A demonym is

a noun used to denote the natives or inhabitants of a particular country, state, city, etc.

For example, Europeans are from Europe; the word "Europeans" is the demonym of "Europe". What, if any, is the religious counterpart to this?

I'm looking for a word that describes the subset of words that includes "Christian(s)", "Muslim(s)", "Buddhist(s)", etc. Or, put another way, a word that completes the sentence "the word 'Muslim' is the ____ of the word 'Islam'"

edit: a similar question has been asked here. The options in the accepted answer seem to indicate a misunderstanding of the question, and the most appropriate answer – that was later edited in – cites a source that claims 'demonym' can be used for any word denoting the names for people of any type of community affiliation. I have been unable to find any source other than this that makes a claim that a demonym is anything but a word denoting the natives/inhabitants of a place, so I don't accept the accepted answer given to that question as the answer to this question


5 Answers 5


From Wikipedia:

  • ecclesiastonym: a name referring to members of a religious entity, e.g. Methodist, Protestant, Rastafarian, Wiccan (from Greek ekklisiastís 'churchgoer')
  • 2
    Two problems: (a) this would seem to refer only to Christian denominations (the reasonably common term 'ecclesiastical' is restricted to Church matters); (b) the only example on the internet seems to be the Wikipedia entry. Protologisms (contrast neologisms, which have reasonable currency) are off-topic on a site devoted to English usage, 499. But an interesting article. Commented Mar 7 at 19:11


Some scholars have used [Religionym or confessionym] as designations for a particular onomastic class that encompasses the proper names of religions and cults (like: Hinduism, Buddhism, Christianity, Islam), while others have used the same terms (one or the other) as names for a particular anthroponymic class, encompassing the proper names that designate religious adherents (like: Hindus, Buddhists, Christians, Muslims). In scholarly literature, both terms (religionym and confessionym) are sometimes also used in much broader meaning, as designations for all terms that are semantically related to religious (confessional) terminology.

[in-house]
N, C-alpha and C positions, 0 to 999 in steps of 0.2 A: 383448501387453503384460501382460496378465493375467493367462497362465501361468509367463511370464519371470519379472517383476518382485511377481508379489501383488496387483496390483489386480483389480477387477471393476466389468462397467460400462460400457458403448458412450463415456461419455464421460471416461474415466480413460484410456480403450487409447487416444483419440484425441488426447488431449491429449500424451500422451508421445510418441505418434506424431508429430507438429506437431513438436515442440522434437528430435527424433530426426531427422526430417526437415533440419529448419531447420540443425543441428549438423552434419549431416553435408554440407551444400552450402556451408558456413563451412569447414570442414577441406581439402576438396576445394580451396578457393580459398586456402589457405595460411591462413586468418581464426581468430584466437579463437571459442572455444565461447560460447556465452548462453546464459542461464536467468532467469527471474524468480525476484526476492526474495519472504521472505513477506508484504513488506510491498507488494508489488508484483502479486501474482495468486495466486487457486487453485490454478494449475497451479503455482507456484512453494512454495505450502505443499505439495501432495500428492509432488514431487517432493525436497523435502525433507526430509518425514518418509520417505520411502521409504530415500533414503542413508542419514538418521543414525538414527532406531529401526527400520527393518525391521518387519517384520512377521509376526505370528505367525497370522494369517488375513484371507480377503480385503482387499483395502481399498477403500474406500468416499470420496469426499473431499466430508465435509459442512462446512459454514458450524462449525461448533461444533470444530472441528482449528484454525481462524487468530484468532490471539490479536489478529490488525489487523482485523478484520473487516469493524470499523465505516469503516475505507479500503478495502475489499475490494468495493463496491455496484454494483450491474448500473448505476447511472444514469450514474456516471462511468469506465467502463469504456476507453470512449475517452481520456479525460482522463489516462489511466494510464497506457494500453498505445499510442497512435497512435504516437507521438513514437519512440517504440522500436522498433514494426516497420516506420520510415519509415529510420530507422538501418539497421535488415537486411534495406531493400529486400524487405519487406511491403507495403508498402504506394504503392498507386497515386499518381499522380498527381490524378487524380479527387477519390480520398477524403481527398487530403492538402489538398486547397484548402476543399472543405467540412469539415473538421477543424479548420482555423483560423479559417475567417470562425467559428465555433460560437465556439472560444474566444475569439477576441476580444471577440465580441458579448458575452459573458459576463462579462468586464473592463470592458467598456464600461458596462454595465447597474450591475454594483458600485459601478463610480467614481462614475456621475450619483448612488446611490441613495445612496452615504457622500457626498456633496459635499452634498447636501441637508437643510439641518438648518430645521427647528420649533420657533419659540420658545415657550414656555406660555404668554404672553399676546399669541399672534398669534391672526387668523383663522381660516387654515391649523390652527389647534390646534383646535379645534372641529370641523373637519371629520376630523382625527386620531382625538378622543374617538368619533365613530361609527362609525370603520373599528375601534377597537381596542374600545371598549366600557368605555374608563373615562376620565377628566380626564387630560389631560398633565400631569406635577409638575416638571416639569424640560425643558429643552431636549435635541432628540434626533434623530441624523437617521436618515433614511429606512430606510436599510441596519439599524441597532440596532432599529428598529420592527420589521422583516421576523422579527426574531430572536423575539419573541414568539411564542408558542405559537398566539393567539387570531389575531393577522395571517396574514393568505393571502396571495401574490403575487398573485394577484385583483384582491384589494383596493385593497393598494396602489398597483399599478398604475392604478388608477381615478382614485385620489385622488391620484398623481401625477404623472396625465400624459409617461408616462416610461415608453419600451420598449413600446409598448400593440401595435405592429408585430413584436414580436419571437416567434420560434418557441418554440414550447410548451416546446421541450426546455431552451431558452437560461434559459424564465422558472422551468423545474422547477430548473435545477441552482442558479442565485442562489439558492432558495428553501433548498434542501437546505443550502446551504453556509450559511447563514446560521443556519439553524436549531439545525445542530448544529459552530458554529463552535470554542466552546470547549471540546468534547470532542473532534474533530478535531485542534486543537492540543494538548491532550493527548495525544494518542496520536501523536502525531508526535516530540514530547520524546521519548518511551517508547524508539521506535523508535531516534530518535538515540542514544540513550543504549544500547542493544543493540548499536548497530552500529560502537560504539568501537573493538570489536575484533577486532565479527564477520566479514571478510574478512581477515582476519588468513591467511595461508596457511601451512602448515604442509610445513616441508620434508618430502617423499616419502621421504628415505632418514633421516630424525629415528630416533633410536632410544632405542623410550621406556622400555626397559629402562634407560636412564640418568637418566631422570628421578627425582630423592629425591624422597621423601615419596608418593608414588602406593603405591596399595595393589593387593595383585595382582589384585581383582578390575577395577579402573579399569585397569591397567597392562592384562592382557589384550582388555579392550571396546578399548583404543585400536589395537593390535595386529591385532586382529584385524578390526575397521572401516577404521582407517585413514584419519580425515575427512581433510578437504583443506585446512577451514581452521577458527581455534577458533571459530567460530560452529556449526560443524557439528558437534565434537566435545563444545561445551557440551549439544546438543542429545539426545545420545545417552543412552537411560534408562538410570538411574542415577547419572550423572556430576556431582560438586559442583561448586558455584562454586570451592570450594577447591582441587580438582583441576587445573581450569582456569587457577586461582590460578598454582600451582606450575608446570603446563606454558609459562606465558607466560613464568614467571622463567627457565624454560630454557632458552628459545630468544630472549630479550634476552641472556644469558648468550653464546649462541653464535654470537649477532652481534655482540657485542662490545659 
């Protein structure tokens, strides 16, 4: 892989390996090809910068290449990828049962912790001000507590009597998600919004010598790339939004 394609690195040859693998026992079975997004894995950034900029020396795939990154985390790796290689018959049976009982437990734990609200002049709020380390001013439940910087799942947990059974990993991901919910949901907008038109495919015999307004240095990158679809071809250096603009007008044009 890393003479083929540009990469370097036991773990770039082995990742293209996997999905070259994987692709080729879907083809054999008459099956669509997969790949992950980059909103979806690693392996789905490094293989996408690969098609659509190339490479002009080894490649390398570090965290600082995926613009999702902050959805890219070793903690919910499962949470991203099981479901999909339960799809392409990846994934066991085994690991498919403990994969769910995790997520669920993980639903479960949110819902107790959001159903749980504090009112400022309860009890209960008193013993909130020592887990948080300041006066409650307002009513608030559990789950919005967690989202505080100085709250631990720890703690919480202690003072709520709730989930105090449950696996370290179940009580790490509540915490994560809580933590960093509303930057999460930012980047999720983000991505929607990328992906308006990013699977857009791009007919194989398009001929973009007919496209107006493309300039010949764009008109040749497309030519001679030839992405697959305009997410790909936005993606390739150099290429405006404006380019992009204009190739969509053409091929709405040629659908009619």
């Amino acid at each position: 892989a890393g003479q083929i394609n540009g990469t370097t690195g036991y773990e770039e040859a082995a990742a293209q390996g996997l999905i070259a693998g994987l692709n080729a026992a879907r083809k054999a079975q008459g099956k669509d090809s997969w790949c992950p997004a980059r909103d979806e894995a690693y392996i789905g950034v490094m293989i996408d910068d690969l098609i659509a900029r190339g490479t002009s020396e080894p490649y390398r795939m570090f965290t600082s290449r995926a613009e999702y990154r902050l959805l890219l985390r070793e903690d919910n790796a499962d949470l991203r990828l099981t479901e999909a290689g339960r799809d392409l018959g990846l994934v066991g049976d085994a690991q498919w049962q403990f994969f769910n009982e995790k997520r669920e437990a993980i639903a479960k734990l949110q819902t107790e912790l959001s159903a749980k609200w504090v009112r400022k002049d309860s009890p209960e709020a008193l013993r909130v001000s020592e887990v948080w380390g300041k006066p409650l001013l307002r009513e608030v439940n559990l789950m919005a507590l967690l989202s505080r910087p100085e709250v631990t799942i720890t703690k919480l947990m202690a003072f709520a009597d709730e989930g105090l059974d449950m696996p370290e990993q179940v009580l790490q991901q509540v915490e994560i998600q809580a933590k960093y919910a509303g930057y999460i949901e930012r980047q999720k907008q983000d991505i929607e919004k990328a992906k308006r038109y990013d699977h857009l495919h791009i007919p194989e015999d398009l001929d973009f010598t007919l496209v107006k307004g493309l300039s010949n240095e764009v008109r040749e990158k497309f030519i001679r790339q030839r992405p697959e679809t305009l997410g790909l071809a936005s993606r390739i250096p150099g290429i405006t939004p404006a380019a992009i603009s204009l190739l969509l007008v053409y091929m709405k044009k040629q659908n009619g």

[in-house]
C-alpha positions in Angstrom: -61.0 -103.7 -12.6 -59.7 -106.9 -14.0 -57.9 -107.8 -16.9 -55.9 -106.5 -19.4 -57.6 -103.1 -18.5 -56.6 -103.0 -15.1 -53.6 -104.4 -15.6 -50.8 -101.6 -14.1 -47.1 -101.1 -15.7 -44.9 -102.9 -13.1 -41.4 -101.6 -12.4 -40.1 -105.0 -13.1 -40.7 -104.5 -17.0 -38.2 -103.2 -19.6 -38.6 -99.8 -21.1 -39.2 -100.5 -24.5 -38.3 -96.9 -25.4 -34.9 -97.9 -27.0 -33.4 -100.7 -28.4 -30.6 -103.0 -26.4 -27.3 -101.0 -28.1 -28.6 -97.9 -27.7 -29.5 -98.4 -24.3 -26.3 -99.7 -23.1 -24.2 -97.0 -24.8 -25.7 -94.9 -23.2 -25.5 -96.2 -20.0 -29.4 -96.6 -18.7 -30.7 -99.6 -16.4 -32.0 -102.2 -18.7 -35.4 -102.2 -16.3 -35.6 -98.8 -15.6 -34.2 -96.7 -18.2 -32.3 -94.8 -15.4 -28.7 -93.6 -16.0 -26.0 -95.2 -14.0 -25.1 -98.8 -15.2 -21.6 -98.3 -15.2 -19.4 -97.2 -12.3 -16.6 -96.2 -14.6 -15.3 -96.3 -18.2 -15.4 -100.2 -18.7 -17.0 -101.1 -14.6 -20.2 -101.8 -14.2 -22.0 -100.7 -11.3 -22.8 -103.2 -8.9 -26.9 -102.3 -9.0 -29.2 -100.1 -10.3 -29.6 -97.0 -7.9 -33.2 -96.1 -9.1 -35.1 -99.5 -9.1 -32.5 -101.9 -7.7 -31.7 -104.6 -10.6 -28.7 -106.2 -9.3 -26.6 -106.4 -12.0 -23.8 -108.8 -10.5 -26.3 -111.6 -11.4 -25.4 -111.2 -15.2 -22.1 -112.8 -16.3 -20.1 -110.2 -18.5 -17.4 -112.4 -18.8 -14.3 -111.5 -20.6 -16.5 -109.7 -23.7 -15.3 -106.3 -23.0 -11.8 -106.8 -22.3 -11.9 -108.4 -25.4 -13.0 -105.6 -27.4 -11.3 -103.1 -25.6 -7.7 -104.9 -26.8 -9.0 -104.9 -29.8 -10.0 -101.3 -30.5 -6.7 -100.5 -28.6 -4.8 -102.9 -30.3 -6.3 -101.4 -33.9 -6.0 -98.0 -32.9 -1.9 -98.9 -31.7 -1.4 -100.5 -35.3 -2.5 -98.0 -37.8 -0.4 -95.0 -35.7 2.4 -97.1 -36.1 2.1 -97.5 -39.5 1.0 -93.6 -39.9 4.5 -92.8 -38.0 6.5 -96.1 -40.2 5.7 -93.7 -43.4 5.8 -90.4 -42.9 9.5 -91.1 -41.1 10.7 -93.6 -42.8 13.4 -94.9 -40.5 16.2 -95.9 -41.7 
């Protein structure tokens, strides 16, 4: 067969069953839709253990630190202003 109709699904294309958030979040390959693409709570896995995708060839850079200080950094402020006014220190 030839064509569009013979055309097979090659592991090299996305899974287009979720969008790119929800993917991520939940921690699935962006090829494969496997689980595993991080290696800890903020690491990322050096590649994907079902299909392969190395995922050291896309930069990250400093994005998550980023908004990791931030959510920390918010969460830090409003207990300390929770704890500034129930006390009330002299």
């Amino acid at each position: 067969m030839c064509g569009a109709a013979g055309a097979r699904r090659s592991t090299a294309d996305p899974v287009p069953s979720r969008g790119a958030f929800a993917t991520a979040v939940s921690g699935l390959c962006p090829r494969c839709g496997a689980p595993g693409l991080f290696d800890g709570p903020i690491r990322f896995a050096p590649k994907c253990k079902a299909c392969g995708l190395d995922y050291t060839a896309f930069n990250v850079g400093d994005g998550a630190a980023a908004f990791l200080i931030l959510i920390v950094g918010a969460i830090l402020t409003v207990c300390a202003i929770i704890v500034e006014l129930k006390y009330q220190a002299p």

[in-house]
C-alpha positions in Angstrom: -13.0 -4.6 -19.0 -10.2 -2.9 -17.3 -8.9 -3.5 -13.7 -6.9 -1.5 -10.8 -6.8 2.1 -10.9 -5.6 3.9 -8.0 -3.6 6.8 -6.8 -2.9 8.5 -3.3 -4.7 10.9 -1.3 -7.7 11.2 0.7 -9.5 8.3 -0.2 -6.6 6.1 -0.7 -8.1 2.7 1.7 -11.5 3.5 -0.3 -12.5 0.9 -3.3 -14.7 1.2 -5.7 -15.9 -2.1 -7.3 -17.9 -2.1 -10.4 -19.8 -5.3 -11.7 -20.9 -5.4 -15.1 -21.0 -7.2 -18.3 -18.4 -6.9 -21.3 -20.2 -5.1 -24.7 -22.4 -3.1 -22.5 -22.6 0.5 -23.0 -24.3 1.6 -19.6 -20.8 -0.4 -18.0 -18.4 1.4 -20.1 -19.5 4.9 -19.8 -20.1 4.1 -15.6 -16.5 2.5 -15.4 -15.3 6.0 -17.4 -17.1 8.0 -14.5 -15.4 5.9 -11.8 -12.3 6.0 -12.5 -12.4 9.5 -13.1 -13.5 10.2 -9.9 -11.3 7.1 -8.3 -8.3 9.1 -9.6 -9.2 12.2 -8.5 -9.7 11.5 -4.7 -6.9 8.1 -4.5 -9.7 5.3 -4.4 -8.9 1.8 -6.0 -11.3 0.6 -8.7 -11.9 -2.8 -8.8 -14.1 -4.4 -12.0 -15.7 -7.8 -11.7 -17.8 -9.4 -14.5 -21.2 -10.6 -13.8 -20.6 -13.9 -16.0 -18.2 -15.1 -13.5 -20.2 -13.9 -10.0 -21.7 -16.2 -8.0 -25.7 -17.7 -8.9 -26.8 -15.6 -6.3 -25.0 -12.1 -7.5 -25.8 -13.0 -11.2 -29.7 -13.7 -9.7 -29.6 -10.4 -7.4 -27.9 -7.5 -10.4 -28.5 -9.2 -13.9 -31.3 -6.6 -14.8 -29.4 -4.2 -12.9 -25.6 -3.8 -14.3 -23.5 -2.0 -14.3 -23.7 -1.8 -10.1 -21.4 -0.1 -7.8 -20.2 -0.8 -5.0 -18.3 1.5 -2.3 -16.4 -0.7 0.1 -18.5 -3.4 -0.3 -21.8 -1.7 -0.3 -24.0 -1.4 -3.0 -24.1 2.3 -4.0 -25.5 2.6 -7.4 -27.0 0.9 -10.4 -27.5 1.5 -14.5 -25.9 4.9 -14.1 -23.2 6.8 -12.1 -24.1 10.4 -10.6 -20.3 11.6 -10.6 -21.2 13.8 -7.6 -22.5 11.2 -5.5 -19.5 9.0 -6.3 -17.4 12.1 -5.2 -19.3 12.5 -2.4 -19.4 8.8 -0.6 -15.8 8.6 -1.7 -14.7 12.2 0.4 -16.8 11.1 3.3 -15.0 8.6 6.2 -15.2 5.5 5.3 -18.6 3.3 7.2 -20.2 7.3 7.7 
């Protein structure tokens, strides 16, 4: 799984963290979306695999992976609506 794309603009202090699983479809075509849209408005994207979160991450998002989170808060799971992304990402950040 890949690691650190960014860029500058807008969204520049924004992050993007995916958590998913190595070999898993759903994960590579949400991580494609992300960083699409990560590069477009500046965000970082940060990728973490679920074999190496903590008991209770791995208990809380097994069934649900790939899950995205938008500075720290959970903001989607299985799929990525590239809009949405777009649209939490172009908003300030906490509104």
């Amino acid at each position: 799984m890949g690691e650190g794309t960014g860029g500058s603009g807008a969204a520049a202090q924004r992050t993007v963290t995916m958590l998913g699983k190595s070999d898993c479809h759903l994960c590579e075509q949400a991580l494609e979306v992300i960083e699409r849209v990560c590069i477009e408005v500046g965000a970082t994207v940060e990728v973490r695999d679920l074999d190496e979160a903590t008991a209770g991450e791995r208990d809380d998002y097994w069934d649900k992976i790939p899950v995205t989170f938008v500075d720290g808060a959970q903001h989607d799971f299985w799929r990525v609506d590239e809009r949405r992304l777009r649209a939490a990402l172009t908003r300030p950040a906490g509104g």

from Wikipedia: Religionym and confessionym (https://en.wikipedia.org/wiki/Religionym_and_confessionym)


Is ethnonym acceptible?

"is a name applied to a given ethnic group."




Being as a religious grouping is a cultural grouping, ethnonym looks appropriate, indeed given your 'muslim' example it does appear to be correct.

'Ethnonym' can also apparently be used to describe lower order terminology.

  • The reference to lower order terminology was a result of seeing specific terminology for gendered nouns being referred to as ethnonyms, though in a long tract that failed to relocate.
    – Giu Piete
    Commented Jan 21, 2019 at 4:24

Since demonym derives from "demos," and refers to a village, or more in more general modern usage, a place (nation, continent, etc.) perhaps "theonym" might be an appropriate term to coin (if, in fact, this has not already been coined...). It's not exact, since "Theos" translates to "God," and so doesn't literally indicate a categorization by religion, but by deity I suppose, I think it appropriately gets the point across.


Question: the word 'Muslim' is the ____ of the word 'Islam'"

A Muslim is the believer in Islam. A Christian is the believer in Christianity. A Buddhist is the believer in Bouddhism.

"The word 'Muslim' is the religionist of the word 'Islam'" Edwin Ashworth.

The word religionist can go for the others too.

They are all believers or religionists.

Merriam Webster

noun Definition of religionist as in believer one who professes a religious faith makes the case that one need not be a religionist to have basic moral values

  • "The word 'Muslim' is the religionist of the word 'Islam'". Commented Mar 8 at 0:16

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